About the New Orleans Pelicans turning a button, a thimble, and some pocket lint into DeMarcus Cousins to put next to Anthony Davis in the frontcourt this past weekend: If anything, we’re underreacting.
Sunday night, the floor-slapping general of Team No Sleep, Chris Ryan, likened the Pelicans to Neck Tat Brad Pitt, George Clooney, and crew admiring their work at the Bellagio in Ocean’s Eleven. Taking into account the strong possibility that Buddy Hield will turn out to be a marginally better Nik Stauskas — who also looked a lot like Tall Steph Curry to Vivek Ranadivé — I thought the trade was more like Scruffy and Unintelligible Brad Pitt doing the rope-a-dope on a whole illicit, bare-knuckle betting ring in Snatch. Or Rico snatching that dude straight out of his car window in Paid in Full before making said dude strip to his underwear in the middle of the street and walk home. It doesn’t really matter which scene better represents what New Orleans just did — the core idea is that the Pelicans came all the way up:
Such a coup doesn’t guarantee immediate and sweeping improvement, though. Davis gets to play his preferred position now, the 4. I’d say natural position, but watching him carry the team all season, he’s basically been playing all of them. Pairing two giant robot lions down low runs opposite to the prevailing small-ball trend. And while neither has to shoulder the hopes of his franchise by his lonesome anymore, the pieces aren’t going to immediately lock to form Voltron. Playing under Alvin Gentry, graduate of the Seven Seconds or Less Suns, will require Boogie getting the ball out of his hands a little quicker than he’s used to. And he and Davis will need help from the perimeter. Although Tyreke Evans is Tyreke Evans, his return to Sacramento (and the merciful send-off of Hield) leaves a hole in the backcourt next to Jrue Holiday that will likely be filled by E’Twaun Moore, one of the team’s only reliable bench options. So while the Pelicans look like a mighty inconvenient opponent as of now, they’ve got a ways to go before they’re an actual menace in the West. Signing a spot-up shooter who, on his career, connects on 38.9 percent of his looks from 3 is a good start:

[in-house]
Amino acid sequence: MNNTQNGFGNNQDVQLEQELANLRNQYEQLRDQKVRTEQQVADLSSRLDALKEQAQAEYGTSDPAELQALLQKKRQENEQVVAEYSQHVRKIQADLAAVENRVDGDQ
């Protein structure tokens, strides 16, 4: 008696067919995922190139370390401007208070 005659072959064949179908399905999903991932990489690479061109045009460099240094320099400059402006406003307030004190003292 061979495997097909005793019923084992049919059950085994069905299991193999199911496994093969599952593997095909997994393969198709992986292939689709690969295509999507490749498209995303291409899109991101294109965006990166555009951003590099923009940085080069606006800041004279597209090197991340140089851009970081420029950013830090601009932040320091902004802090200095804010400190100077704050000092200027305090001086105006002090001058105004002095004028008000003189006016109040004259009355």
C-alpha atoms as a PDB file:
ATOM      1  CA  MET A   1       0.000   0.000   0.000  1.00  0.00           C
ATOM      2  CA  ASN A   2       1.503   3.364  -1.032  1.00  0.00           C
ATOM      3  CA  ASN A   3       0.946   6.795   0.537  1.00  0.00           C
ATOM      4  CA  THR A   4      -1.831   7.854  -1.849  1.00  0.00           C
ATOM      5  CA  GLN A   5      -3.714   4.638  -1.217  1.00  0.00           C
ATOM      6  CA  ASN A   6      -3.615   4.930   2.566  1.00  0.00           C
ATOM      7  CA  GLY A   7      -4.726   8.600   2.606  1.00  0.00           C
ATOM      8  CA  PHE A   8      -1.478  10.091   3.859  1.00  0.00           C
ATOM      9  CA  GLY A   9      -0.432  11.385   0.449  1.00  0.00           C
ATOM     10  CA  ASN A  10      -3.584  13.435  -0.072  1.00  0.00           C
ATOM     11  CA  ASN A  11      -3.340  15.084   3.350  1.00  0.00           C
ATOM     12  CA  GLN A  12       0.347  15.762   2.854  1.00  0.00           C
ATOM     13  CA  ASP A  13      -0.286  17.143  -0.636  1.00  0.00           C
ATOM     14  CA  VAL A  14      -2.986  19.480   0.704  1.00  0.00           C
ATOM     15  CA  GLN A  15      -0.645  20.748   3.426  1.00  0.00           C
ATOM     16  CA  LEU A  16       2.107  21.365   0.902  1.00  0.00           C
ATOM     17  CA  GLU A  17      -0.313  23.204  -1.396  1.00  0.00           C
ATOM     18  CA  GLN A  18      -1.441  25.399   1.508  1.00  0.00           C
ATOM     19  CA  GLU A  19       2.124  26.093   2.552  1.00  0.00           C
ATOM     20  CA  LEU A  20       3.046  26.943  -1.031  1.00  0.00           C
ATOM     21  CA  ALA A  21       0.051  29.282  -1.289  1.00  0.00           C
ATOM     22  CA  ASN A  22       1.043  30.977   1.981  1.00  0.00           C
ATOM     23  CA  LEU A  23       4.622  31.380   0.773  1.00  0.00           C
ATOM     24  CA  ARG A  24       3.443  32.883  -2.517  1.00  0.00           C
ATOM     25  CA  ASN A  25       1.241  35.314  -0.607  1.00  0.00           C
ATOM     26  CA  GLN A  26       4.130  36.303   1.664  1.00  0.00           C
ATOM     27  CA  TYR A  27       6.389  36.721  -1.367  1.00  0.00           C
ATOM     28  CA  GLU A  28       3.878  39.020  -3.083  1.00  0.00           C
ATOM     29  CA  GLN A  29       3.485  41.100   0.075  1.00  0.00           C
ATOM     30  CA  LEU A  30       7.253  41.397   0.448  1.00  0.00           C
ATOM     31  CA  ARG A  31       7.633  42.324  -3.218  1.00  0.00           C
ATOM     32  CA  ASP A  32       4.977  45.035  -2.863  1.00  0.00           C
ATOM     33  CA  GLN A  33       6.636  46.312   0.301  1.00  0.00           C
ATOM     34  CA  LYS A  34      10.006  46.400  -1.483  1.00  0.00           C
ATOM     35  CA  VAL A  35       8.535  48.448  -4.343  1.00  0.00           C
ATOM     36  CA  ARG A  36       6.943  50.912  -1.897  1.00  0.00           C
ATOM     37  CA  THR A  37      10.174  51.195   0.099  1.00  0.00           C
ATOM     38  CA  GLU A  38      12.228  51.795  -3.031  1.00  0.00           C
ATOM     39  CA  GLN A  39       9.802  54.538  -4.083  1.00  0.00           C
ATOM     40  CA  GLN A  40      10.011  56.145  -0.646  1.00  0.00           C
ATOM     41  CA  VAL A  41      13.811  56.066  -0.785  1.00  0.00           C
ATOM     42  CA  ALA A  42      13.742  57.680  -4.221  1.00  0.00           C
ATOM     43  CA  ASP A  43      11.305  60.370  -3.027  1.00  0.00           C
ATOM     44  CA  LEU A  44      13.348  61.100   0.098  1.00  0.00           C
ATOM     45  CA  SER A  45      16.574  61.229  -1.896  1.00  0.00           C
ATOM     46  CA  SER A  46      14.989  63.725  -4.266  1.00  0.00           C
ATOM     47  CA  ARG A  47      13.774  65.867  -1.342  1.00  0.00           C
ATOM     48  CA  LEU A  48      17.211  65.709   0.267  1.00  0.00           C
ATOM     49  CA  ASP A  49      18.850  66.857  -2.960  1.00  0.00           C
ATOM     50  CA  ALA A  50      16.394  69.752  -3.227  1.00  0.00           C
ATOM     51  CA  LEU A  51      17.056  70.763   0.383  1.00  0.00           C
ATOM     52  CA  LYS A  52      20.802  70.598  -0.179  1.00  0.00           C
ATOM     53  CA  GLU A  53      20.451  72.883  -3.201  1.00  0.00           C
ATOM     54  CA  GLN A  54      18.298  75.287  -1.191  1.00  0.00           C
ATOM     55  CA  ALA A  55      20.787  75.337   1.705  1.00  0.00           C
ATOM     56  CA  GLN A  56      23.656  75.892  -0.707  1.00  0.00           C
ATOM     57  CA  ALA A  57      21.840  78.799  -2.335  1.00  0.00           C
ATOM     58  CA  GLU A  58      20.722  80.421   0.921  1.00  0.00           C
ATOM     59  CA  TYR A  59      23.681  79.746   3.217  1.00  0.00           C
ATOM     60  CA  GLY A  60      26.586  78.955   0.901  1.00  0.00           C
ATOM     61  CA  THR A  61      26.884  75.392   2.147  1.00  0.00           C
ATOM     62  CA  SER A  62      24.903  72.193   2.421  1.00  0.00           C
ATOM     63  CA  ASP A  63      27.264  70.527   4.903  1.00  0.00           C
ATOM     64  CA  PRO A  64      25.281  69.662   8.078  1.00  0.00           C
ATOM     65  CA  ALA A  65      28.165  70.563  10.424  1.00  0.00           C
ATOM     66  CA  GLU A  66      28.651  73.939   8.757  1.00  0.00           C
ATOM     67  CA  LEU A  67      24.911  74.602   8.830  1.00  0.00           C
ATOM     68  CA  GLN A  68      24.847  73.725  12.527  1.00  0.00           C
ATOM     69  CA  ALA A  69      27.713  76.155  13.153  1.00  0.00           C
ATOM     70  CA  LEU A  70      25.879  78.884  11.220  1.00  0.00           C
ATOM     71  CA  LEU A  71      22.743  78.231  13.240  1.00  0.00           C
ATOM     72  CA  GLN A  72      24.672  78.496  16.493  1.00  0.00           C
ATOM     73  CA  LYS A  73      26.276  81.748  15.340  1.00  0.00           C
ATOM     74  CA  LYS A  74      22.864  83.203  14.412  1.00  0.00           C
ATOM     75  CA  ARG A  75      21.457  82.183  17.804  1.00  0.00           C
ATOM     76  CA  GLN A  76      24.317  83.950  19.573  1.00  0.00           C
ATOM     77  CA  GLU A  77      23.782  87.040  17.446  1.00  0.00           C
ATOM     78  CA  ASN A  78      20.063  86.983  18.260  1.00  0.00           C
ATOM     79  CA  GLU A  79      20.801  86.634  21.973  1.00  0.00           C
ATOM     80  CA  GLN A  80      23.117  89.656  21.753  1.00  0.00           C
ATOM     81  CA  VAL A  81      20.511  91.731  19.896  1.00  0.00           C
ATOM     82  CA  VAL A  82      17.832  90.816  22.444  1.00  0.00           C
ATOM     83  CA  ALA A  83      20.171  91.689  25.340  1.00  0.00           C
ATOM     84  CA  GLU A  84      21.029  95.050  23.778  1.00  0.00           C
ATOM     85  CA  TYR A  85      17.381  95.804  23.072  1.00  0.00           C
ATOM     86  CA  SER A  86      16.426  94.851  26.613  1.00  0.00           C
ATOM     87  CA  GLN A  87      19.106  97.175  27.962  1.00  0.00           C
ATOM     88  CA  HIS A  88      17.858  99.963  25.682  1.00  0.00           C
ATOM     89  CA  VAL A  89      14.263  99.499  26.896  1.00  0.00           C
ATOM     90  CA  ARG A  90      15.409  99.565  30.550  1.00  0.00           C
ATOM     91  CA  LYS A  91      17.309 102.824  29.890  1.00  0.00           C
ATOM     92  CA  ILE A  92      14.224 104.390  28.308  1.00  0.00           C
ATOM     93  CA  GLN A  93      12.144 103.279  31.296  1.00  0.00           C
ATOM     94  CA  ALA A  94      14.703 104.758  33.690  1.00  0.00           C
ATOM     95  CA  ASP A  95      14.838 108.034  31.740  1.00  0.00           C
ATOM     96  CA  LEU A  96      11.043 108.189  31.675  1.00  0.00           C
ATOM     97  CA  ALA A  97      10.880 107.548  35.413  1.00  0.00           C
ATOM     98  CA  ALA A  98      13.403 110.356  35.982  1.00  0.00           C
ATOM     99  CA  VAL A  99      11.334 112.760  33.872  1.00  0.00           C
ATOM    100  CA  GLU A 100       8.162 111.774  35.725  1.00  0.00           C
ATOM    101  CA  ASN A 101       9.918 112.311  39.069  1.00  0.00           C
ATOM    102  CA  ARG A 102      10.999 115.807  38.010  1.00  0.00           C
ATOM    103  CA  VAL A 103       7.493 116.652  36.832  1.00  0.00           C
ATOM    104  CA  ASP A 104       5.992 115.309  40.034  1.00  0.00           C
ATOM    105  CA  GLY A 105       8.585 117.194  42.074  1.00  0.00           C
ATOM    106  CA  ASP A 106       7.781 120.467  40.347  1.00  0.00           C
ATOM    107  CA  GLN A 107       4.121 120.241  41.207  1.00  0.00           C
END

Should the Pelicans take the 8-seed and make that first-round playoff date with the Warriors, it may not necessarily go better than their sweep two years ago, but it’s sure as hell going to go differently. Golden State really runs into trouble only when it gets out-rebounded. And since the Warriors shipped out Andrew Bogut, Mo Speights, and Festus Ezeli to free up cap space for Kevin Durant this summer, their rebounding duties have been redistributed to less sturdy parts of the roster. It’ll be interesting to see how bringing a Zaza Pachulia to an Anthony Davis–and–DeMarcus Cousins fight (both of whom average more than 10 boards per game) pans out.
The first step in the Pels’ journey toward the eighth seed from 2.5 games back in the standings comes at home against the Houston Rockets on Thursday night, which, incidentally, should be a decent litmus test for just how differently that potential first-round series against the Warriors could go. Lest we forget, this Rockets squad out-algorithm’d a healthy Warriors side on their home court in double overtime back in December. They have the fourth-best record in the league, James Harden is having an MVP-caliber season with all the D’Antoni juice coursing through his veins, and this is isolated replay footage of Ryan Anderson, Trevor Ariza, and Eric Gordon during a 122–100 win over the Pelicans a few months ago:
Really, all the Pelicans have to do to move in the right direction is not give up a new NBA 3-point record. Make the paint unnavigable for the Rockets, force them into uncomfortable shots per usual, wipe down the boards, then give the ball to the abnormally large humans and get out of the way. The dawn of Brow and Boogie starts now. Let’s do this.